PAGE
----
# Pressure coefficient

Physical key figure
Surname Pressure coefficient,
pressure coefficient
Formula symbol ${\ displaystyle c _ {\ mathrm {p}}}$
dimension dimensionless
definition ${\ displaystyle c _ {\ mathrm {p}} = {\ frac {p-p _ {\ infty}} {{\ frac {1} {2}} \, \ rho \, c _ {\ infty} ^ {2} }}}$
 ${\ displaystyle p}$ pressure ${\ displaystyle p _ {\ infty}}$ Pressure of the inflow ${\ displaystyle \ rho}$ density ${\ displaystyle c}$ Flow velocity
scope of application viscous currents

The pressure coefficient , often also referred to as the pressure coefficient , is a dimensionless quantity from aerodynamics that is often used in the design and analysis of wings , but also in other areas of aerodynamics, e.g. B. with internal currents. ${\ displaystyle c _ {\ mathrm {p}}}$

He will u. a. used to describe or graph the pressure distribution on the wing of aircraft ; The pressure distribution means the pressure on all points on the entire surface of the wing.

In relation to a certain point, the pressure coefficient represents the ratio of static pressure to dynamic pressure .

The pressure coefficient at the end of a body that flows through (e.g. a valve ) is called the pressure loss coefficient .

## formula

The pressure coefficient is defined as follows:

${\ displaystyle c _ {\ mathrm {p}} = {\ frac {p-p _ {\ infty}} {{\ frac {1} {2}} \, \ rho \, c _ {\ infty} ^ {2} }}}$

Assuming an incompressible flow ( Ma  <0.3) also applies:

${\ displaystyle c _ {\ mathrm {p}} = 1- \ left ({\ frac {c} {c _ {\ infty}}} \ right) ^ {2}}$

Here are:

• ${\ displaystyle p}$ = the static pressure measured at a given point
• ${\ displaystyle p _ {\ infty}}$ = the static pressure in the inflow
• ${\ displaystyle \ rho}$= the density of the surrounding medium (e.g. air )
• ${\ displaystyle c}$= Amount of the local speed of the surrounding medium (e.g. air); instead of is often also used or for the velocity component in the x direction.${\ displaystyle c}$${\ displaystyle v}$${\ displaystyle w}$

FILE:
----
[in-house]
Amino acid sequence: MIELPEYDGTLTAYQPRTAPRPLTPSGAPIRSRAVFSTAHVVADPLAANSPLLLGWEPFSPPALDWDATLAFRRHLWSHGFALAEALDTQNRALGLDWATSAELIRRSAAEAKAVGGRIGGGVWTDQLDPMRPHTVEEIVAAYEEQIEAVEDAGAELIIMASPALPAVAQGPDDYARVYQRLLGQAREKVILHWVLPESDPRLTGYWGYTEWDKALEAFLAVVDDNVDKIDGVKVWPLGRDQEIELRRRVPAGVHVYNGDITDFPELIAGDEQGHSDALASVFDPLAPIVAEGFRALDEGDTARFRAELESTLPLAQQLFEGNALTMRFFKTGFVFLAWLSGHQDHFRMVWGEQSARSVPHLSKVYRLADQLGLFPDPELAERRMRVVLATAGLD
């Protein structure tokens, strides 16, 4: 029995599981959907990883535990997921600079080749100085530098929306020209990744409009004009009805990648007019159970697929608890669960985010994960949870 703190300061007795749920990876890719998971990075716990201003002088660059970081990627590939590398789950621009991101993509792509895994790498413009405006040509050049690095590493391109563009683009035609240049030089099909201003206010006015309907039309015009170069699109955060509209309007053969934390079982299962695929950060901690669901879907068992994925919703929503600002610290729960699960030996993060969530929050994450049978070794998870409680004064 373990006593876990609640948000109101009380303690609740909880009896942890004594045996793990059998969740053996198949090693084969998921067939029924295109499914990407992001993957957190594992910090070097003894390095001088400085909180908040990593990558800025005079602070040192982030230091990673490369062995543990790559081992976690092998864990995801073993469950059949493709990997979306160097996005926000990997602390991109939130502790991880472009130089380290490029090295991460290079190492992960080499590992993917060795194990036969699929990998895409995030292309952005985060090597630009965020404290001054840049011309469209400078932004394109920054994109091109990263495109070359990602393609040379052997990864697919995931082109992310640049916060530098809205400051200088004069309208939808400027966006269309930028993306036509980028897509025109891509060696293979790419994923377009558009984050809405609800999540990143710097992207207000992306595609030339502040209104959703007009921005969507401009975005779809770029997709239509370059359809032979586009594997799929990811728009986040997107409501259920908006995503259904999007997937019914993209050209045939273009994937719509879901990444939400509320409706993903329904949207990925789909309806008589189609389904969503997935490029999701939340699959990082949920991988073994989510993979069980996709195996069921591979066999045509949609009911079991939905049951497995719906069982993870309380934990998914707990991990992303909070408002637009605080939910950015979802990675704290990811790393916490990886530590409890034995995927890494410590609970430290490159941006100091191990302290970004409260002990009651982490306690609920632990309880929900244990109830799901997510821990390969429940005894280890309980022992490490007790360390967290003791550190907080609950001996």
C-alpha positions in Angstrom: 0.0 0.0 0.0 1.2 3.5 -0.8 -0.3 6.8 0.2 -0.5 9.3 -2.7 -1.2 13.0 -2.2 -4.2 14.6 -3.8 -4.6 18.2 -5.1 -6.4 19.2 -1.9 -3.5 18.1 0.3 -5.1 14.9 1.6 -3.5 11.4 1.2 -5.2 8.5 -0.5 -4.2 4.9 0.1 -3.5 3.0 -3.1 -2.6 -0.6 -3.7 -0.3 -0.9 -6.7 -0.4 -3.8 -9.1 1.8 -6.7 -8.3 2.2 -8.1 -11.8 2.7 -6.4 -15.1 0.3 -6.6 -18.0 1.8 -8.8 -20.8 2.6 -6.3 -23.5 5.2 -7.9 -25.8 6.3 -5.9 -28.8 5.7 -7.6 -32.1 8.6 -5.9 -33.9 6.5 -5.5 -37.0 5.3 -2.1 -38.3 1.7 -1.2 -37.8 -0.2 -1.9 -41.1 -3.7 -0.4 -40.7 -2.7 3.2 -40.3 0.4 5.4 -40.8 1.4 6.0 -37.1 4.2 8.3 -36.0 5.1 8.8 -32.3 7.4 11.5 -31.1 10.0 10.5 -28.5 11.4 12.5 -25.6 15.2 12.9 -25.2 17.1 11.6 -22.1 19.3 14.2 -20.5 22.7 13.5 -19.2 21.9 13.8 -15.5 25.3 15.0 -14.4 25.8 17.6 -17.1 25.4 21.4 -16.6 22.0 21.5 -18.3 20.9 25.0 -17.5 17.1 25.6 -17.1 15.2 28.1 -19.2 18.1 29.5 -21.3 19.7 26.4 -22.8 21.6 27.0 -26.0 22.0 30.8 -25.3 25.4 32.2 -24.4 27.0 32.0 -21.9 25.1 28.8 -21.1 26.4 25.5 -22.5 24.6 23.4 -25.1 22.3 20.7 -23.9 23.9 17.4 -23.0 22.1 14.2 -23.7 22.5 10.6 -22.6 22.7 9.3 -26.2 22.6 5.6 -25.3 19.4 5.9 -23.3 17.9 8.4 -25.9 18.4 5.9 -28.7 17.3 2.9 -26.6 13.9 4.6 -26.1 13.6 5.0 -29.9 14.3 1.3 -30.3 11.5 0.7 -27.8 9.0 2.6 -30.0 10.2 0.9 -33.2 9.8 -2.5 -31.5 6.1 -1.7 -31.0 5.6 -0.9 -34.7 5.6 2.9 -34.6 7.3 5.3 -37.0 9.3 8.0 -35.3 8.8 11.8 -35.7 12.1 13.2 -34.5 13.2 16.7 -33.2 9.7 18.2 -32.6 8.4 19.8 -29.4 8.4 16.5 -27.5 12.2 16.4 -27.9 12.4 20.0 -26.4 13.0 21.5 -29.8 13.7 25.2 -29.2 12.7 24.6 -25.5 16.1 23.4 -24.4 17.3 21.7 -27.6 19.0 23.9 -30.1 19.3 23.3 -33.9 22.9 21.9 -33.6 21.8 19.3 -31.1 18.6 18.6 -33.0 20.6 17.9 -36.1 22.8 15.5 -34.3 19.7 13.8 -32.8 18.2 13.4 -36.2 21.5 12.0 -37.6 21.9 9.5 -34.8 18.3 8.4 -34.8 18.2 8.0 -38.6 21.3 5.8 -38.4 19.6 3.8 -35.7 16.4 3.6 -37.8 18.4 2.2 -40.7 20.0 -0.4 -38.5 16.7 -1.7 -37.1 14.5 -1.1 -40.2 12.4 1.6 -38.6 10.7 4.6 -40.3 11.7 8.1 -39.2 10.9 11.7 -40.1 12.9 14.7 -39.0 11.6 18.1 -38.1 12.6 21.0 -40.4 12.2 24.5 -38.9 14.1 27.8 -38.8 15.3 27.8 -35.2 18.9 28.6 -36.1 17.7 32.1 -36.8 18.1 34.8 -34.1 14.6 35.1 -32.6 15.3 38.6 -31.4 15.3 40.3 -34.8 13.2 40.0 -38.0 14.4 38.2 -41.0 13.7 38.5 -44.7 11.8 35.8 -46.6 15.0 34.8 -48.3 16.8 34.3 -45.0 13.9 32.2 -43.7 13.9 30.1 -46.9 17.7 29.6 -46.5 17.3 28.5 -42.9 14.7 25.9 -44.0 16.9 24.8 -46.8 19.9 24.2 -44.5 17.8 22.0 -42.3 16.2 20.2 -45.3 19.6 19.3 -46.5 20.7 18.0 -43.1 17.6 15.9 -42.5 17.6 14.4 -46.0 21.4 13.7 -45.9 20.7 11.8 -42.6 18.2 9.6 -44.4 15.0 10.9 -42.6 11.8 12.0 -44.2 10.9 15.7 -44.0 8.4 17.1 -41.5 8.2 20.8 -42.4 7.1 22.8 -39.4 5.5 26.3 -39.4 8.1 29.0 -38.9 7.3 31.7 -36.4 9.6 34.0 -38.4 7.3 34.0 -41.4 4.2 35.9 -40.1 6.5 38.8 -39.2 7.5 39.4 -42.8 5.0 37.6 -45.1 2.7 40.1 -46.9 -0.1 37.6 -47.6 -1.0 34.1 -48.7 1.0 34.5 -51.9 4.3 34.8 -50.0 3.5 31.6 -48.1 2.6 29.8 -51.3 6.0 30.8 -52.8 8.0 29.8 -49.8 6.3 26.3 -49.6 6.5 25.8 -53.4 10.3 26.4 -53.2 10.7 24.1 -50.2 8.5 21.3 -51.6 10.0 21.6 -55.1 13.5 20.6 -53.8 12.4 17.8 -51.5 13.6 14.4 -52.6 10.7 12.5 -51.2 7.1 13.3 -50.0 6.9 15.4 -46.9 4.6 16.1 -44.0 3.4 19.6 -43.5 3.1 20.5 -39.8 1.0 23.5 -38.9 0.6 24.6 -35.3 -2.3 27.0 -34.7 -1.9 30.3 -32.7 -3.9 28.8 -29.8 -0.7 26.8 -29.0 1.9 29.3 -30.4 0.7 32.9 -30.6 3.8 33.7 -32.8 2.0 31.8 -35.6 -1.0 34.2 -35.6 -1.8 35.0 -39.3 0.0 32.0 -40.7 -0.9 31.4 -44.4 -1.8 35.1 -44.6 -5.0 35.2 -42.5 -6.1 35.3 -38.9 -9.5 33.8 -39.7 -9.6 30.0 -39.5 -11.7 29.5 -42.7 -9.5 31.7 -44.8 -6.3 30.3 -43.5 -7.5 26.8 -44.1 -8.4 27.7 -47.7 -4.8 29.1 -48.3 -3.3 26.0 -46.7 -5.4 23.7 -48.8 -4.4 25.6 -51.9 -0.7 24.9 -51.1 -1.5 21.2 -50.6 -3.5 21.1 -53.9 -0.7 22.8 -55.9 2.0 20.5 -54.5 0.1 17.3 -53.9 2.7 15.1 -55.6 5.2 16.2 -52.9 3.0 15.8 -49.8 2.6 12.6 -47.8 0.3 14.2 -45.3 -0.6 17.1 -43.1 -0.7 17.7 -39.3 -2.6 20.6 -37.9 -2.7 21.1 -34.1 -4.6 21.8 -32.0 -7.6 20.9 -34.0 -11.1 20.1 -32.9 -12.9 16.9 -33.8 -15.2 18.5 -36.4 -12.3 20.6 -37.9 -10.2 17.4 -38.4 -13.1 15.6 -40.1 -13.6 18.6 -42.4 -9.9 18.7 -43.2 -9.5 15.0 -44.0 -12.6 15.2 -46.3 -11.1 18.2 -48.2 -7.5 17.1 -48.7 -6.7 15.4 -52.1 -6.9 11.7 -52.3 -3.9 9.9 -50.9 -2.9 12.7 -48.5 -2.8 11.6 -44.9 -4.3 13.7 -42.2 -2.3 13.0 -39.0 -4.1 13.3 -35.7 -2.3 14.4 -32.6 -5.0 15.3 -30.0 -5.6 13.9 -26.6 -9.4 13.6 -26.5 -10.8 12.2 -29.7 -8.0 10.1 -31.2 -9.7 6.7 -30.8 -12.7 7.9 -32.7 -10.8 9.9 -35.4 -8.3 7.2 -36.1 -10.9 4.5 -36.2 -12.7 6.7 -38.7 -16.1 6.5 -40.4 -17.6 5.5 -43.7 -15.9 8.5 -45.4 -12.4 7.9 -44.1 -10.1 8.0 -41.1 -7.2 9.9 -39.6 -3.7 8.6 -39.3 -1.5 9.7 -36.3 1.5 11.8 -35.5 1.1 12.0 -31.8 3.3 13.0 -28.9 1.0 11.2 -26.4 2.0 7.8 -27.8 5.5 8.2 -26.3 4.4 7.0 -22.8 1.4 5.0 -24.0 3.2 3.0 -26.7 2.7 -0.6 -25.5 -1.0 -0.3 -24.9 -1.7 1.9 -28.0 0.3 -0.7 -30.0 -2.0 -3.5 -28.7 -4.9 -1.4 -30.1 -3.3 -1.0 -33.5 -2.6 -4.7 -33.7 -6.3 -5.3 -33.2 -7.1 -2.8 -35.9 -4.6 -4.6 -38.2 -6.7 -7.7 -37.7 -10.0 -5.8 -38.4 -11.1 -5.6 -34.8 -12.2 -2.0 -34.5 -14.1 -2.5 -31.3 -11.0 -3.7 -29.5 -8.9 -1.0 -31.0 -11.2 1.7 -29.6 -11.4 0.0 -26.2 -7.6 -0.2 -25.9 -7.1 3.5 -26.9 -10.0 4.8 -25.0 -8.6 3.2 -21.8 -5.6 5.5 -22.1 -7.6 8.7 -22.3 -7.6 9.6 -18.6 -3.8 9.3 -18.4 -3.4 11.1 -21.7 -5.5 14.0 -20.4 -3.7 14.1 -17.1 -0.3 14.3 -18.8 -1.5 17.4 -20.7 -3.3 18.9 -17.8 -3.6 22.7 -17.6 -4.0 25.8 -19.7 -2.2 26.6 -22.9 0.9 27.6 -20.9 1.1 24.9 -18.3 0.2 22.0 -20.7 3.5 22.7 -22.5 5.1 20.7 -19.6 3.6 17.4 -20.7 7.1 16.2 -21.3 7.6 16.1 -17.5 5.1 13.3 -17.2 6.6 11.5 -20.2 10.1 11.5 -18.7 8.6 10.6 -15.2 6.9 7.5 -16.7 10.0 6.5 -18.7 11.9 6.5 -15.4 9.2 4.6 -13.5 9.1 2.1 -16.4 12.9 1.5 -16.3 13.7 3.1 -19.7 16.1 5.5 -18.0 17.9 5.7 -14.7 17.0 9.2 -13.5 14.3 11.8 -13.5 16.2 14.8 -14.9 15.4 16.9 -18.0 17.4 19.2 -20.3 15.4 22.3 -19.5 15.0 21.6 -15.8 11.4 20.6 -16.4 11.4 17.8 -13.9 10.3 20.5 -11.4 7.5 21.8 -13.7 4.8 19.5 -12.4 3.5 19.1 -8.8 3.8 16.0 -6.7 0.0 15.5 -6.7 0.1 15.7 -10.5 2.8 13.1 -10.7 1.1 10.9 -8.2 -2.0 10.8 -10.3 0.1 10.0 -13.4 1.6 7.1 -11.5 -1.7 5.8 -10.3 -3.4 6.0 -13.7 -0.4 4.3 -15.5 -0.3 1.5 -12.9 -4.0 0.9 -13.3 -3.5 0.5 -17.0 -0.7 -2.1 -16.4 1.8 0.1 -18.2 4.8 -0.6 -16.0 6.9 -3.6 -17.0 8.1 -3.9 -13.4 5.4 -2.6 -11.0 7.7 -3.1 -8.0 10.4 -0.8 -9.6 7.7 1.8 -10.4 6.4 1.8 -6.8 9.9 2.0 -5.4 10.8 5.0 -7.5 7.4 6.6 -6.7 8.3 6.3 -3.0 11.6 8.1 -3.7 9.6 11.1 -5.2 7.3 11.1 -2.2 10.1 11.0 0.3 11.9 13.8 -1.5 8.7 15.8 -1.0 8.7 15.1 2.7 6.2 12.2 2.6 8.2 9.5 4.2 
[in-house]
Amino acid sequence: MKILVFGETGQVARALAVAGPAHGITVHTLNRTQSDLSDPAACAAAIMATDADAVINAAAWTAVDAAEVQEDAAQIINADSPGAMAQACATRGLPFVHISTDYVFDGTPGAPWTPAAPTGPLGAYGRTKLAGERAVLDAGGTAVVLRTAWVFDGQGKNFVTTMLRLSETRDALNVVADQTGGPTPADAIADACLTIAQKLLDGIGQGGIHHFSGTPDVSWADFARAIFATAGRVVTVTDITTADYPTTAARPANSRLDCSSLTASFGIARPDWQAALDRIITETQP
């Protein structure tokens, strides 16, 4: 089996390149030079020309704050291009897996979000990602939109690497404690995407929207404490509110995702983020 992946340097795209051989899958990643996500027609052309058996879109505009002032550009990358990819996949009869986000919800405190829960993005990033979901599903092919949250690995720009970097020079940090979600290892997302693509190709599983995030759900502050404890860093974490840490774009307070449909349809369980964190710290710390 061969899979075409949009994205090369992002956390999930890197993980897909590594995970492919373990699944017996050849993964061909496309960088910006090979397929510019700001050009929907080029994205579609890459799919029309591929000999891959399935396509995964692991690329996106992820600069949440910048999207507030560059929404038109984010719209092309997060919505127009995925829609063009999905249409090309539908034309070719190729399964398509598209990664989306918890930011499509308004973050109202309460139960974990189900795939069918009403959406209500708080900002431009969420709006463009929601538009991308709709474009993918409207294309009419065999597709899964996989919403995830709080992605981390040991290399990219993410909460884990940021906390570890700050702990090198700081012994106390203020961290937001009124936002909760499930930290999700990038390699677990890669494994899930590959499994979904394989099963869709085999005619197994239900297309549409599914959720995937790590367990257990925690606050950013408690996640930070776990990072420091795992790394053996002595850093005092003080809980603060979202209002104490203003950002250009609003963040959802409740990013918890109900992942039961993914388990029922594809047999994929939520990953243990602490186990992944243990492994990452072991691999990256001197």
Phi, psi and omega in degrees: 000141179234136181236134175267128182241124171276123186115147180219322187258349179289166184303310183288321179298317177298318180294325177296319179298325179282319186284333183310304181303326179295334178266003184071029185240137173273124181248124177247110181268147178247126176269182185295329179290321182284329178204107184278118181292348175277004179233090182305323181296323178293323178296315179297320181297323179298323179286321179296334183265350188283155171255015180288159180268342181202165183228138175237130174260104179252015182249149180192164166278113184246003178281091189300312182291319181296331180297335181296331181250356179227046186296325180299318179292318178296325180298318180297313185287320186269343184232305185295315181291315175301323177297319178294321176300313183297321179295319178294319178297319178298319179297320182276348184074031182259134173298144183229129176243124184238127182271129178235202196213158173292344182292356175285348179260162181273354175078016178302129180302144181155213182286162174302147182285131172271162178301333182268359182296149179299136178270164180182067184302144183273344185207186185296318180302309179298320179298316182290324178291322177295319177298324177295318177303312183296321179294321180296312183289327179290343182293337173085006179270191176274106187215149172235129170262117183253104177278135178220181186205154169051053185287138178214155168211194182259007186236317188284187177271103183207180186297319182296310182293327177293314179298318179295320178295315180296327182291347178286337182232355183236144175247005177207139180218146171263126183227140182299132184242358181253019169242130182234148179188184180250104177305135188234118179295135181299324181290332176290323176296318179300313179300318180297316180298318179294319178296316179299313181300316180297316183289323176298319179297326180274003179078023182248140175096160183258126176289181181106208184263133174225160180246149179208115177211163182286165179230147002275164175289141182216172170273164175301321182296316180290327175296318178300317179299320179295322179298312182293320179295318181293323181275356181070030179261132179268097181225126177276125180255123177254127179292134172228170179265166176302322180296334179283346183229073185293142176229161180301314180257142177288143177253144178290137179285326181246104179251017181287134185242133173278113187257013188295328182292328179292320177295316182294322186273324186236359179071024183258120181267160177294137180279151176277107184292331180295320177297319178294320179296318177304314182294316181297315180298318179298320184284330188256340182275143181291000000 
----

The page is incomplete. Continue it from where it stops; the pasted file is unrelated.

• ${\ displaystyle c _ {\ infty}}$= the flow velocity of the surrounding medium (analogous are also and common)${\ displaystyle v _ {\ infty}}$${\ displaystyle w _ {\ infty}}$

## meaning

The denominator of the fraction represents the back pressure is (or dynamic pressure) of the free inflow, therefore, 1 is the highest value that the pressure coefficient can be reached in an incompressible flow around rigid body and without energy supply (in stagnation point ). ${\ displaystyle {\ frac {1} {2}} \, \ rho \, c _ {\ infty} ^ {2}}$

The sign of the derivation of the pressure according to the length of the run indicates whether the flow is accelerated or decelerated compared to the inflow: ${\ displaystyle {\ frac {\ mathrm {d} p} {\ mathrm {d} x}}}$

• negative signs mean pressure decrease (i.e. acceleration)
• positive signs indicate pressure increase (i.e. areas where the flow is decelerated or at friction-prone flow detaches ).

By relating the coefficient to the dynamic pressure, the distribution of the pressure coefficient around a body does not change if the speed, density or static pressure of the inflow change, because then all the individual values ​​of the coefficient distributed around the body change in the same or similar way . The distribution also applies to all geometrically similar bodies. The actual pressures can therefore be calculated for a large range of flight speeds and altitudes from the pressure distribution around a wing profile .

Strictly speaking, these relationships only apply in a smooth, incompressible flow, but can often be used as a sufficient approximation in the general case. They do not apply to: Positions behind collisions, in the boundary layer , in flows with detachments and in flows with a variable position of the transition point between laminar and turbulent boundary layer.